The following is one of my favorite images from Banksy and one I love to use in class for my first reading lesson:
Banky's "The street is in play"

The lesson itself is simple: Make a list of everything you see in the picture. Then we share out one at a time. The conversation usually starts with observations about the window, the bars on the window, two boys, no shoes. The a-ha moment always seems to come when someone points out that the boy standing on the back of the other is either pointing at or grabbing the spray paint can from the sign.

In all of my classes this year, when this detail has been pointed out, there has been rustling as the students sit a little more upright, leaning forward to get a closer look. The classroom has filled with the sound of oh as the story unfolds before them. That moment of discovery fills my heart every time, and the exclamations shared afterward always make me smile.

In a few minutes, I am able to teach my students about the importance of details in text. It is their first lesson of the year about making inferences. It builds confidence in the ability to interpret and understand. I can now print this picture and hang it in the room as a reference point for the rest of the year, as the original mentor text.

My suggestion to you: Find an image that speaks to you, that will speak to your students. Provide them with time to discover. Then sit back and enjoy the ride.

Wednesday, November 21, 2018

My path to English language teacher

For the #Ellchat_bkclub, we have been reading The 6 principles for exemplary teaching of English learners. Chapter 4 mentions that English language teachers "come to the profession by many different pathways" (67), making me wonder how we all got here, contributing to this book club that has grown exponentially in the past year and a half since I joined. Evelyn is the reason I am here. Evelyn and a district decision back in 2010.

Evelyn was one of my seventh-grade English students. She and I bonded quickly. School was not the biggest priority for her, as it is not for many junior high students. Her Mexican family expectations were stereotypical - find a boy, have his babies. Finish school or don't. No big deal. At least that's how I remember it.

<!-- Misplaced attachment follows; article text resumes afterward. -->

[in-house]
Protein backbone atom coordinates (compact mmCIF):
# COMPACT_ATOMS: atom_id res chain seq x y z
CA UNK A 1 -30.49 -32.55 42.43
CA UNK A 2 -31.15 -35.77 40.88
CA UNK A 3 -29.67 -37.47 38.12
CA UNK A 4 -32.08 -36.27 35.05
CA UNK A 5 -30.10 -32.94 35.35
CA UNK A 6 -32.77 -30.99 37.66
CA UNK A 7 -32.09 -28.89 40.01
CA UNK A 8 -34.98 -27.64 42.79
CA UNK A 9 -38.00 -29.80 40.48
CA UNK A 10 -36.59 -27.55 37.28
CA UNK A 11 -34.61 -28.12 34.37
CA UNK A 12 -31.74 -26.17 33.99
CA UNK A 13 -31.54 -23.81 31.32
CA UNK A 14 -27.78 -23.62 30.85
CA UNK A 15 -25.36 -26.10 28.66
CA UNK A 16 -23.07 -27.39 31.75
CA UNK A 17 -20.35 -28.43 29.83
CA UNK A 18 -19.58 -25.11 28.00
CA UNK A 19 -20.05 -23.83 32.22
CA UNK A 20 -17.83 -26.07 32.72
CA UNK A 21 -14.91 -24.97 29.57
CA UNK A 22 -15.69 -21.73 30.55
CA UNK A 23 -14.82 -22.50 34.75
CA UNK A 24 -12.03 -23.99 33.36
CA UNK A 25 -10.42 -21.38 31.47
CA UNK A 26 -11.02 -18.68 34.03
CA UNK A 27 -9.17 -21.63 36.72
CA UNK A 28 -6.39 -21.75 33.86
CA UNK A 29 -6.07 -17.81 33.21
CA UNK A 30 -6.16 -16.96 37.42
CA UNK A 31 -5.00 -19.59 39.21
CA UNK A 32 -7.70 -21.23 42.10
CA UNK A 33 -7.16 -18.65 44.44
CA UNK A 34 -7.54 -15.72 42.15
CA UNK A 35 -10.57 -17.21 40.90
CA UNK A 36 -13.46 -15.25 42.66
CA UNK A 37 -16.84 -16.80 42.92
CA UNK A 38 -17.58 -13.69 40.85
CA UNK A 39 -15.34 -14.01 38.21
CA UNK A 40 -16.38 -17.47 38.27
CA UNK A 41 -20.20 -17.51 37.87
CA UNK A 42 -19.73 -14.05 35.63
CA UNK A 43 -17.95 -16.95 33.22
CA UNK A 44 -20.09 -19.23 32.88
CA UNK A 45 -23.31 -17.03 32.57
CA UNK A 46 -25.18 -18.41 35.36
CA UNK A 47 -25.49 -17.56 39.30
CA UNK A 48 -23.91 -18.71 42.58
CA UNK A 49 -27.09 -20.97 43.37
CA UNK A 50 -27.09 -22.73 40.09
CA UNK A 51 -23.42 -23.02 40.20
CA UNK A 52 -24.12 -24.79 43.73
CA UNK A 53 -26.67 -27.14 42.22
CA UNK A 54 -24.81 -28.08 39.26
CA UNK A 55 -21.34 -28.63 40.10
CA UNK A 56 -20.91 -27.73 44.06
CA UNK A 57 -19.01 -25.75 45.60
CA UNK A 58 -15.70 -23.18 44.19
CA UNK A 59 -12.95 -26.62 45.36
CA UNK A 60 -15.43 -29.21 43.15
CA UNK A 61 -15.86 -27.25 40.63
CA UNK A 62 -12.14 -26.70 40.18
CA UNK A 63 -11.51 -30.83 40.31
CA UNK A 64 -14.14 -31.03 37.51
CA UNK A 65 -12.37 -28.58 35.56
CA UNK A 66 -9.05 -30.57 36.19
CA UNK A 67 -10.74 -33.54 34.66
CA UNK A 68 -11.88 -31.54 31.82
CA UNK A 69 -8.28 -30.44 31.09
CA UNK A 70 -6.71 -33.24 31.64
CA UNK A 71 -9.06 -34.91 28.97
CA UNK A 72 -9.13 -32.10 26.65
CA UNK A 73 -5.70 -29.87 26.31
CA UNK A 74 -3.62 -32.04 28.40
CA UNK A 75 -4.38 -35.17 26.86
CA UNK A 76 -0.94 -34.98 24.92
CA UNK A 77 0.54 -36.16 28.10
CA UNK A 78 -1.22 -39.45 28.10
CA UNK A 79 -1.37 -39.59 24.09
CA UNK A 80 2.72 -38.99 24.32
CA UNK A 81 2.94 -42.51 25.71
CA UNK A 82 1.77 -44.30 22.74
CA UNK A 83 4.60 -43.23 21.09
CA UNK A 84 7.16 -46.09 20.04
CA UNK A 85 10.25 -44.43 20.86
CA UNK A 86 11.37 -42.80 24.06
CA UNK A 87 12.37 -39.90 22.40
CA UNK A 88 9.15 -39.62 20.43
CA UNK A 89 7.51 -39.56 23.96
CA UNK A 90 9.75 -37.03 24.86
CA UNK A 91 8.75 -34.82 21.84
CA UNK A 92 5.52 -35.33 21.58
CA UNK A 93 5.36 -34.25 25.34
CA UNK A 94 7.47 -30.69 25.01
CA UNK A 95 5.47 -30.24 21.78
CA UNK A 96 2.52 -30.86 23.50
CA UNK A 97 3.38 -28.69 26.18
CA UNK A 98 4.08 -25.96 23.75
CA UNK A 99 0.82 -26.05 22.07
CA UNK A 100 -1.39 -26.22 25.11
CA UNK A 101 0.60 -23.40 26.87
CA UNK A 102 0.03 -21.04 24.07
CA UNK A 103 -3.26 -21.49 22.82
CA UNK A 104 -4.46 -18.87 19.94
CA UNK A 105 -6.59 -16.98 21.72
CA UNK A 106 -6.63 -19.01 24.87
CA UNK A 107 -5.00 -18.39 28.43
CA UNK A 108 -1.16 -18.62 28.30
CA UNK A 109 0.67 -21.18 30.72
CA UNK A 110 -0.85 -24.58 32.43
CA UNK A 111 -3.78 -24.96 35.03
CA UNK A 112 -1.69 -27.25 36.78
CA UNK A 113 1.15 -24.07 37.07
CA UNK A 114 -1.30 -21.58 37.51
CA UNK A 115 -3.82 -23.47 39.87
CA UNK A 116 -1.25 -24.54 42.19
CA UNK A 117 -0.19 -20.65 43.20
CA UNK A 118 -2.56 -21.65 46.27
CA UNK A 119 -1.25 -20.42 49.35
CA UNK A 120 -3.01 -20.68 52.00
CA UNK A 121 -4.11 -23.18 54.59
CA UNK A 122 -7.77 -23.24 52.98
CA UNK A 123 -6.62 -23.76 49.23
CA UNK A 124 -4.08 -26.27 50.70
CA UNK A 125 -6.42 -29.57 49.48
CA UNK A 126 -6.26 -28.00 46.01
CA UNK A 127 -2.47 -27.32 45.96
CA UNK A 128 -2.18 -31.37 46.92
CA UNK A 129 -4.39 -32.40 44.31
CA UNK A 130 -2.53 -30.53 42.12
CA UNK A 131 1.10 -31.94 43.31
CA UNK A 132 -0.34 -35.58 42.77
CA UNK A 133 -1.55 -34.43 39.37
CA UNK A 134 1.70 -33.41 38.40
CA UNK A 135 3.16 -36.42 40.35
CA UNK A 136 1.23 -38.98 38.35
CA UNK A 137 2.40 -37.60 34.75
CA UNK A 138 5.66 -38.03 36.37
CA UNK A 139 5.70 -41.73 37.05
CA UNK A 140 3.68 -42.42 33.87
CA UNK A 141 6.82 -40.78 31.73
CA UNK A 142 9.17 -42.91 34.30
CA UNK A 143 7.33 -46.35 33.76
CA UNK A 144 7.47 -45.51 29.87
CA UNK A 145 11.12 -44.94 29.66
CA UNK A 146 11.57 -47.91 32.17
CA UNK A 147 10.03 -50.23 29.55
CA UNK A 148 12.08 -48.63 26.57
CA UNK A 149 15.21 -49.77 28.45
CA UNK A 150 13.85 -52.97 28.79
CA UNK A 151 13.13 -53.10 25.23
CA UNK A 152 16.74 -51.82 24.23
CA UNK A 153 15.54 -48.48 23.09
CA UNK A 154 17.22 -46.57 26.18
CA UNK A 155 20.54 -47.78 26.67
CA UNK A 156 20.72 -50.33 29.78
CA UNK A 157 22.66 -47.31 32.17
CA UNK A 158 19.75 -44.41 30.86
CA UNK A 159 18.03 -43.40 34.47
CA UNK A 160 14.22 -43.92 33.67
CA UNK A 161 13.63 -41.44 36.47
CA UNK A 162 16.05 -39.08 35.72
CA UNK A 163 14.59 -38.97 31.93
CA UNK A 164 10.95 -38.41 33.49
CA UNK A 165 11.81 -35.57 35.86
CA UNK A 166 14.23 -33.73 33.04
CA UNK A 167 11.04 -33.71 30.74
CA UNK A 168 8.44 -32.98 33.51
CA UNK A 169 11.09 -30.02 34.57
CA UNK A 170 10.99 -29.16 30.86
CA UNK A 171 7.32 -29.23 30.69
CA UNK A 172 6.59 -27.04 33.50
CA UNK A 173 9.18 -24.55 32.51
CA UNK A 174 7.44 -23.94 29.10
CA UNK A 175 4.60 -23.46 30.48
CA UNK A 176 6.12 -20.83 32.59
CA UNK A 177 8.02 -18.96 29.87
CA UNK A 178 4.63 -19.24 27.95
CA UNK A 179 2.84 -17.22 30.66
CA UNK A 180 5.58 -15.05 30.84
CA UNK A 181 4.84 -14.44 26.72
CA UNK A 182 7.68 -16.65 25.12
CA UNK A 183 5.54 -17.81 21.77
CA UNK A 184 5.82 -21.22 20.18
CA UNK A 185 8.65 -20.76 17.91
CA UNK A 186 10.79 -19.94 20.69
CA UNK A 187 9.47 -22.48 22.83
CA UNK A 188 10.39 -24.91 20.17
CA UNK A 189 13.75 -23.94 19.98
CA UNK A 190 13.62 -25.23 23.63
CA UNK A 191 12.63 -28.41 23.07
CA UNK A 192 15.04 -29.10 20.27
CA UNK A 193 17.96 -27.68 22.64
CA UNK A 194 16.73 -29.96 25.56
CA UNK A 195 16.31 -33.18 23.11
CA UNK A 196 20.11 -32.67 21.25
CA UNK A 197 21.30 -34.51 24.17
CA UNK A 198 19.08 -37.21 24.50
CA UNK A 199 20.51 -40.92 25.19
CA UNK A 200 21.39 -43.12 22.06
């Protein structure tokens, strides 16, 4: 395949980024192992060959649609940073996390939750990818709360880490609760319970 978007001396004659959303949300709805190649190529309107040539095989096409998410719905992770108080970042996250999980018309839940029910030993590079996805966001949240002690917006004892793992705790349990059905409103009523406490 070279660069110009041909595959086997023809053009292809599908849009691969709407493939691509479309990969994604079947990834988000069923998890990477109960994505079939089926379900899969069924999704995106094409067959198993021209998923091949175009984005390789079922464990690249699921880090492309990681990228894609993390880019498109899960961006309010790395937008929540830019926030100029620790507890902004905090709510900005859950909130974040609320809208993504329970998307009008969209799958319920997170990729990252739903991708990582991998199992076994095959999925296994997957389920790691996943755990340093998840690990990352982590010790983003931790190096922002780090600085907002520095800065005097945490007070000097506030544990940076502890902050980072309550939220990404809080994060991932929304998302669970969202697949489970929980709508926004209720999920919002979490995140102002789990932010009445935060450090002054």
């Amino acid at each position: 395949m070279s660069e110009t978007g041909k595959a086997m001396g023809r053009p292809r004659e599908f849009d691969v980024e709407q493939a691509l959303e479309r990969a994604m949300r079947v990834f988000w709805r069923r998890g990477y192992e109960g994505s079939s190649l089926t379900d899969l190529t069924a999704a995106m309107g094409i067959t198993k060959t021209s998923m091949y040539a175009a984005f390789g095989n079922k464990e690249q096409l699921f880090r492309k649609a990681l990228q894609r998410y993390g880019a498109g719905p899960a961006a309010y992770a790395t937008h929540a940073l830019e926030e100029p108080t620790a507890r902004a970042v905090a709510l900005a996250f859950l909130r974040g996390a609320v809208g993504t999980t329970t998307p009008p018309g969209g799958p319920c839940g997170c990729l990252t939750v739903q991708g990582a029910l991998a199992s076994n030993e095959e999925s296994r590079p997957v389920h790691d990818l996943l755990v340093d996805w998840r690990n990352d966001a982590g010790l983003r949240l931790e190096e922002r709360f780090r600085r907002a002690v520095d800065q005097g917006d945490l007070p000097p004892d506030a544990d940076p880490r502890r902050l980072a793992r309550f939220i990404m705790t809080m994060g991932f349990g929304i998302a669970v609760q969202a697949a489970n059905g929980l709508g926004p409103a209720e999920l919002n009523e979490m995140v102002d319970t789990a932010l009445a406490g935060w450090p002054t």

Aside from boys, Evelyn was always mixed up in drama. I once pushed my way through 200 students (I swear I am not exaggerating; I even earned the nickname Ninja Foti for how I worked my way through those kids) to get into the bathroom to break up a fight with her and another student. I ran in just in time to see her slam the other girl's head into a sink.

I wanted more for Evelyn, and I do believe part of her wanted more, too. We worked hard on her classes, more than just mine. Until the day she was removed from my class.

The district made a decision to place all ESL students together with an ESL certified teacher. Despite having a masters with an ESL focus, I really did not know much about how things worked with these students at that time, including any laws or regulations that may affect their class placement. The only thing I knew for sure was that Evelyn was taken from my class and placed with another teacher, one whom we both resented.

Things did not go well for Evelyn in the new class. She and the teacher did not get along. Evelyn's ability to see me, talk to me, and work with me became more and more limited. We would only have a couple of minutes here and there to talk, for me to keep tabs on her. And it was then that I decided that I would never allow a situation like that to happen again.

I became ESL certified within a year, and doors and opportunities opened up for me like crazy after that. Years later and I have earned a local ESL teacher of the year award and been named the best of the best presenters for my region at a state TESOL conference. The ESL kids on my campus, those I teach and those I do now, are my kiddos, whether they like it or not. I am territorial and want the best for them.

Evelyn is a grown woman. She has three kids now. I'm not sure if she finished school. The last I knew, she had not. In the middle of writing this, I stopped to send her a thank you on Facebook for transforming my life. Because she did.

So now I want to know about your story. How did you get here?